Review: Andrew Bird releases perfect album for the fall season

Ryan Morris

Editor’s note: The following reflects the opinions of the author.

On Oct. 30, Folk musician and multi-instrumentalist Andrew Bird will release his seventh solo studio album “Hands of Glory”. This album is a companion to “Break It Yourself”, which was released earlier this year.

This album features eight wonderfully crafted tracks; it’s a short set, but ultimately satisfying. Some of the tracks, such as “Orpheo,” are revisits of tracks from “Break it Yourself”, while others are interpretations of songs by folk and country legends Townes Van Zandt and The Carter Family.

Bird takes on a variety of influences, mainly folk, but also rock and country. Regardless of influence, Bird inserts his own style into his songs, creating tracks that are uniquely and characteristically his.

In the album’s first two tracks “Three White Horses” and “When the Helicopter Comes,” a cover originally performed by the Handsome Family, Bird channels a bluesy folk-rock sound reminiscent of M. Ward. Both songs feature sometimes haunting, sometimes soothing tones that carry their way through and appear in different parts of the album.

Some songs on the album, such as “Spirograph” and especially “Railroad Bill,” seem to be heavily influenced by early country artists. In fact, “Railroad Bill,” a song about an outlaw form Alabama, has been done and redone by artists like Gillian Welch and North Carolina native Etta Baker.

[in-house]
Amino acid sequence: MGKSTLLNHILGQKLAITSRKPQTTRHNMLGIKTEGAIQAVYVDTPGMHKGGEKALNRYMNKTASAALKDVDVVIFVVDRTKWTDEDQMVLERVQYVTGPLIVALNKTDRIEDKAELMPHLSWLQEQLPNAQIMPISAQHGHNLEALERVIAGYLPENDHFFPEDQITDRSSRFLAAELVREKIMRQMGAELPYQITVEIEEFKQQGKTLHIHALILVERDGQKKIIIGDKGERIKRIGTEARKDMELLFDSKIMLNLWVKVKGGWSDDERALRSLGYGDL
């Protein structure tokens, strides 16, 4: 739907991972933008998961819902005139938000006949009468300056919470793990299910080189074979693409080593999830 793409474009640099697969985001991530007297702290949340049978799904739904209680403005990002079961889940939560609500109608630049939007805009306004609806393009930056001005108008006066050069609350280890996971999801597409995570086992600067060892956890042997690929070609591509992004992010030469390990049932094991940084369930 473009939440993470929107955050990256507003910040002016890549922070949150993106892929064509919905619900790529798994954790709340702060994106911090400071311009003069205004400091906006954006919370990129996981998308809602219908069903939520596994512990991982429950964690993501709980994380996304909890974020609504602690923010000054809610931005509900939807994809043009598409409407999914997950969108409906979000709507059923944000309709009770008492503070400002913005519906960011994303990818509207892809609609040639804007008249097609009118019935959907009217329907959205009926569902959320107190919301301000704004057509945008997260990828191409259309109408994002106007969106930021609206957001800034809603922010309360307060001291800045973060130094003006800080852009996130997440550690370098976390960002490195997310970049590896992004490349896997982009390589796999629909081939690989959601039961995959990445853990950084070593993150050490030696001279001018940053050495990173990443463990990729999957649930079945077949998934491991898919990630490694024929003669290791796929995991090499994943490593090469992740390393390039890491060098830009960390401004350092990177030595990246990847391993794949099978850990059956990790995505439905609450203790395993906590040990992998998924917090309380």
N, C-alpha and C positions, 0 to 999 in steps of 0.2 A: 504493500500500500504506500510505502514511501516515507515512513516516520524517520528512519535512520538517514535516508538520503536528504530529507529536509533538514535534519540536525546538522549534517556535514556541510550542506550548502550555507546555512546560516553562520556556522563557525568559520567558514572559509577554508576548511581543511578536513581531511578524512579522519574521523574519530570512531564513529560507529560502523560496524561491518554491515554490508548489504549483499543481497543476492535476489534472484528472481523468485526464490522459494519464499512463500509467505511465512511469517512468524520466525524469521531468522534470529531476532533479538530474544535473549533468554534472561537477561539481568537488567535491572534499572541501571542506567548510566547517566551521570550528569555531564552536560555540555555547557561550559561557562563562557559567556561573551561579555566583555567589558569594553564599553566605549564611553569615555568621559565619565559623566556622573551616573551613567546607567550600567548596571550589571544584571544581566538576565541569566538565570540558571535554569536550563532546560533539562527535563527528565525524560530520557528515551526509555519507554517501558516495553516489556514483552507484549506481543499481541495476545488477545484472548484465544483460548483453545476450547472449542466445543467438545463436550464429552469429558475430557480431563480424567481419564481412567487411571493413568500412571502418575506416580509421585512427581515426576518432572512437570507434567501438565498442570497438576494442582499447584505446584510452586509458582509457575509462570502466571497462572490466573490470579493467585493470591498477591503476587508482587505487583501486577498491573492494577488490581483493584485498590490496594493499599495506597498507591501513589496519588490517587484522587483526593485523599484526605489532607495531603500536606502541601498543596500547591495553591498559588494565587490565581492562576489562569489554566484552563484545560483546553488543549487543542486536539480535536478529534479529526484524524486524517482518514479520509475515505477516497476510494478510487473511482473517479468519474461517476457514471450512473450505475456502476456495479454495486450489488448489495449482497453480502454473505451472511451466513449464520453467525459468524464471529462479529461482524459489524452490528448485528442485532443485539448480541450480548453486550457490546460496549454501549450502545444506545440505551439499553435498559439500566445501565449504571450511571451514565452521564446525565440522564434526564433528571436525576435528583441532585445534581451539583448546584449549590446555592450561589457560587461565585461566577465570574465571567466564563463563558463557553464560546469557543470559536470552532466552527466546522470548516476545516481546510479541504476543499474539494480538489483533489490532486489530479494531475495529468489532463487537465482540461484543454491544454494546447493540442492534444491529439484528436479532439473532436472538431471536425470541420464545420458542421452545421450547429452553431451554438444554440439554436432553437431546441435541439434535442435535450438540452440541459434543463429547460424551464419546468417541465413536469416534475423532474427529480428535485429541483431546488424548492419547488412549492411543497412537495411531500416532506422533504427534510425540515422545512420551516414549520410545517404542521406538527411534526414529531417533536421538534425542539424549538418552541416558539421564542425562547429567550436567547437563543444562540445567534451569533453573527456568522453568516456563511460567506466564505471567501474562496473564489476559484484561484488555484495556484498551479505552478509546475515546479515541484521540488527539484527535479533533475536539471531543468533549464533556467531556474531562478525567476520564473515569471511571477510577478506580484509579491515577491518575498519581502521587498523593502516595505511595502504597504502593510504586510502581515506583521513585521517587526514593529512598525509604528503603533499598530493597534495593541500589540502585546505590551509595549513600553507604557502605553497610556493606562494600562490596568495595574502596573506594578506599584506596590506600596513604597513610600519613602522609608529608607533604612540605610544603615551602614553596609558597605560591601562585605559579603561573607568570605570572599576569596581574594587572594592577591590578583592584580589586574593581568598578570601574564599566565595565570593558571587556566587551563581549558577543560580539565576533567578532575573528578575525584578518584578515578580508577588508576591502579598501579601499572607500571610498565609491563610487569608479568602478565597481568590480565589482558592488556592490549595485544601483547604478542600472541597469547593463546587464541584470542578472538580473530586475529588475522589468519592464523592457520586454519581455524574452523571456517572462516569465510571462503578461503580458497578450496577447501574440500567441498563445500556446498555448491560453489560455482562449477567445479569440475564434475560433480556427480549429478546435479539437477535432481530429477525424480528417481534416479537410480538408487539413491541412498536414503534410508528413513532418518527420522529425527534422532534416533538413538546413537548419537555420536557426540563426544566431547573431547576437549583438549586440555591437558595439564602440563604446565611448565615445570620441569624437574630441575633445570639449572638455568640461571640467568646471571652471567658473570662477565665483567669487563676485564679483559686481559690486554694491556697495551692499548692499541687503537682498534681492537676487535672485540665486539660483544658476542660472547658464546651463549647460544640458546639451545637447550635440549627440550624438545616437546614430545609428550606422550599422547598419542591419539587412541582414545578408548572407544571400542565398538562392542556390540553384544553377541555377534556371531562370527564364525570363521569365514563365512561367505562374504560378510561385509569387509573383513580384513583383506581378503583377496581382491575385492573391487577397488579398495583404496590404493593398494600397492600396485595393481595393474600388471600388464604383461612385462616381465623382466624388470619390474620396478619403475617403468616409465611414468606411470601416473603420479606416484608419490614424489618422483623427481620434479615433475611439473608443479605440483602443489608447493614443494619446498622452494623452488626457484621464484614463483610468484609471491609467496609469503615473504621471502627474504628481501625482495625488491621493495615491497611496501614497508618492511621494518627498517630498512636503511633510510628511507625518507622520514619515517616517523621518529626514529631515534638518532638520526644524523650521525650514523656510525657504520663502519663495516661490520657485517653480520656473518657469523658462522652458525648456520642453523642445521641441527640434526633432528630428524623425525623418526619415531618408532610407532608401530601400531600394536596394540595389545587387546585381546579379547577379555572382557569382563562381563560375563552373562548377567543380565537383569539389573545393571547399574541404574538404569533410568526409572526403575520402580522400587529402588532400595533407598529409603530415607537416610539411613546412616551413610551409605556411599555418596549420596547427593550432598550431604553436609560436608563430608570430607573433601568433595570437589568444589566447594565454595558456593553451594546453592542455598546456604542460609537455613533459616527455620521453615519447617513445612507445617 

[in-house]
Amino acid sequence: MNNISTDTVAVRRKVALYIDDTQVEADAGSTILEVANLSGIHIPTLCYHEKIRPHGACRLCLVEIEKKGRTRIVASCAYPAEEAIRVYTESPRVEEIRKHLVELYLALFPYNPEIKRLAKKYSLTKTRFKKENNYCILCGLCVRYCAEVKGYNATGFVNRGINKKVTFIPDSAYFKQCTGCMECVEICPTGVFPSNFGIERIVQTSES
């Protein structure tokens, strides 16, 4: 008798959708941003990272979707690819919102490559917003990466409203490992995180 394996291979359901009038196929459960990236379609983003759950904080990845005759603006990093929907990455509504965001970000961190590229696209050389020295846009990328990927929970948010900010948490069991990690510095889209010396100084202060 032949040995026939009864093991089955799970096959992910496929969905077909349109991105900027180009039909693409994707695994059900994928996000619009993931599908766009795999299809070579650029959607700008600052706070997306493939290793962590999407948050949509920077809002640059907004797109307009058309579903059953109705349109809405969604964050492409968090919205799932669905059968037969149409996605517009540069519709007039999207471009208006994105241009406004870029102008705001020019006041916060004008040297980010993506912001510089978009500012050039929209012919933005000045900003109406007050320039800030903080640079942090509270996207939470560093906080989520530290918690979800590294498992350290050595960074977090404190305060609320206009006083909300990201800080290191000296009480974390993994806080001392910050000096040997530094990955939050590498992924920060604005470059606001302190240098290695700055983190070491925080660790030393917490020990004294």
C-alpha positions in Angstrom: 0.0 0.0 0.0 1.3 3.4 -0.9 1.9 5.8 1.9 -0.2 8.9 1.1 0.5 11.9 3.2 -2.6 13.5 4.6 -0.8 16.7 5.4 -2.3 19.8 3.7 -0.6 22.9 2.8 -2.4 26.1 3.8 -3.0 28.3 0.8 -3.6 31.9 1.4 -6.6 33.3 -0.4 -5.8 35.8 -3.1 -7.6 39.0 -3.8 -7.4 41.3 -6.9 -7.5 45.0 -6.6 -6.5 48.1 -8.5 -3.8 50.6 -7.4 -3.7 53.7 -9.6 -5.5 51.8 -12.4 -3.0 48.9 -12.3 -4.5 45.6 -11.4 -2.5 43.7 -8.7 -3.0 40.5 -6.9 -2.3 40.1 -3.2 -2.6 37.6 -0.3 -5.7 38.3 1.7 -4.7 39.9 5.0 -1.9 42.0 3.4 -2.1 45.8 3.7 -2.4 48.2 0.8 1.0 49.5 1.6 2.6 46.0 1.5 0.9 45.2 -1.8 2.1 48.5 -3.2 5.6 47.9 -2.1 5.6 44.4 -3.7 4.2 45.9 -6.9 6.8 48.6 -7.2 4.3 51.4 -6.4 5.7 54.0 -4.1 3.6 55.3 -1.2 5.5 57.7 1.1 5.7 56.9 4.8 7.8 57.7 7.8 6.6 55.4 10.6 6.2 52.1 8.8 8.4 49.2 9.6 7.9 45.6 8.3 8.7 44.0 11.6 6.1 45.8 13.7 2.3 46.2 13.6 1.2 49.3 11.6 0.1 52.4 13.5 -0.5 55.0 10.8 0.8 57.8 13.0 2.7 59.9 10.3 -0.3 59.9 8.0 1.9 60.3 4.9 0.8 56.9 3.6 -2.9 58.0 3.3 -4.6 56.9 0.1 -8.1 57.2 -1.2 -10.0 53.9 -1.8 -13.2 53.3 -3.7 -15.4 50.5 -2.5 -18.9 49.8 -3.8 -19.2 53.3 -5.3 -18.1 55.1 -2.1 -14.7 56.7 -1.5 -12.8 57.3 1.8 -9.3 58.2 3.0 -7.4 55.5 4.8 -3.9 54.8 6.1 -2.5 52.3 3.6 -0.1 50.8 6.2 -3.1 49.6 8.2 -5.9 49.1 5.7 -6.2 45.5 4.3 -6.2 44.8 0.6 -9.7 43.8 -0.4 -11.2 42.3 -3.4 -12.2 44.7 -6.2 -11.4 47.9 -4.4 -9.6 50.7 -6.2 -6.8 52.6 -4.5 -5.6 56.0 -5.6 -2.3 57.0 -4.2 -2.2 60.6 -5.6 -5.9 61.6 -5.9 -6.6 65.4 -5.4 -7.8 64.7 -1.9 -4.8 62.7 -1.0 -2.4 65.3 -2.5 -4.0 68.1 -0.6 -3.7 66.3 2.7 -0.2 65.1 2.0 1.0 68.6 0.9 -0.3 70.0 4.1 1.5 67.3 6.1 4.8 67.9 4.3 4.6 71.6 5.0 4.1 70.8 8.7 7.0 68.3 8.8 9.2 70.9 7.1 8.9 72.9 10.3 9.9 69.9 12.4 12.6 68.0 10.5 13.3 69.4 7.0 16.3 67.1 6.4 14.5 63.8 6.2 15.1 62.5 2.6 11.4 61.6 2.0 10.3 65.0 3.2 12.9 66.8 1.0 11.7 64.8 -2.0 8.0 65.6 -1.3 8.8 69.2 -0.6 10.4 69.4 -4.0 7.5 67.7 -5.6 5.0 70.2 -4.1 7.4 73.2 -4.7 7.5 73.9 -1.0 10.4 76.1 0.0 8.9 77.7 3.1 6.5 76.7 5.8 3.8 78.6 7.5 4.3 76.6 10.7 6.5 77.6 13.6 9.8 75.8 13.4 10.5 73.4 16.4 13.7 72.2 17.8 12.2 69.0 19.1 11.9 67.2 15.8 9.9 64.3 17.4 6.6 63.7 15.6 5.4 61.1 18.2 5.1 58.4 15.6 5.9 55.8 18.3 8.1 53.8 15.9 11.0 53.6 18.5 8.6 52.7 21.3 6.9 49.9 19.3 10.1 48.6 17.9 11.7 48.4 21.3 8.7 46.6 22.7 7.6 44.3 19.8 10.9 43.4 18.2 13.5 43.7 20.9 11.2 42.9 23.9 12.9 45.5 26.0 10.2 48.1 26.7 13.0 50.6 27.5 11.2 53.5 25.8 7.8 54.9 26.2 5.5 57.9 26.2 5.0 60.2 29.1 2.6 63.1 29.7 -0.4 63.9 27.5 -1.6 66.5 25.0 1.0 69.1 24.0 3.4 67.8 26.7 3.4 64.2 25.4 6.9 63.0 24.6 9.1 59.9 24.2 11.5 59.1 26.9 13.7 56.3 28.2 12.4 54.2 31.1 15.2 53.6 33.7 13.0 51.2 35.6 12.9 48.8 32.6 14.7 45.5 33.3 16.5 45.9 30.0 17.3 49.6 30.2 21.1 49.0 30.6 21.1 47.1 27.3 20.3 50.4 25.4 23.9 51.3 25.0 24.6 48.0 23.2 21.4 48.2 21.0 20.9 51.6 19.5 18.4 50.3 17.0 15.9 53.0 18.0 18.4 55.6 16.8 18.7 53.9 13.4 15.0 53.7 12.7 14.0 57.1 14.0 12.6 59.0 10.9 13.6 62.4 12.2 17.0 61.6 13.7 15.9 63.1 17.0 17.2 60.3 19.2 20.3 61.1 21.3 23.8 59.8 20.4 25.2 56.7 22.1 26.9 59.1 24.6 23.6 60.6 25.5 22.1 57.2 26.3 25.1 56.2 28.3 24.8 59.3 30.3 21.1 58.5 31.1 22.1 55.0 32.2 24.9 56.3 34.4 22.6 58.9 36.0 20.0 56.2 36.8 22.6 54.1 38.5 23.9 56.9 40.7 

Perhaps the best part about this album is how timely its release is. Now that Boone is well into the fall season, the sights and smells of autumn are upon us, and while “Hands of Glory” is the companion to another Bird album, it is also a great companion to fall.

The album’s sixth track, “If I Needed You”, a Townes Van Zandt cover, is easily the most delightful track on the album. Accompanied by a string band, Bird sings, “If I needed you, would you come to me? Would you come to me for to ease my pain?” The sounds in this song are quintessentially Appalachian.

In one word, this album could be described as “easy”. Easy like an autumn day. Easy like an autumn breeze. It’s just easy.

Listeners may appreciate this album more if they’ve already listened to “Break it Yourself”, but it is by no means a prerequisite for enjoying this album. Download “Hands of Glory” and take it for a ride on the parkway before it’s too late.

“Hands of Glory” will be released on Oct. 30 through Mom+Pop Records.

Rating: Four out of four stars

Story: CONNOR CHILDERS, Senior A&E Reporter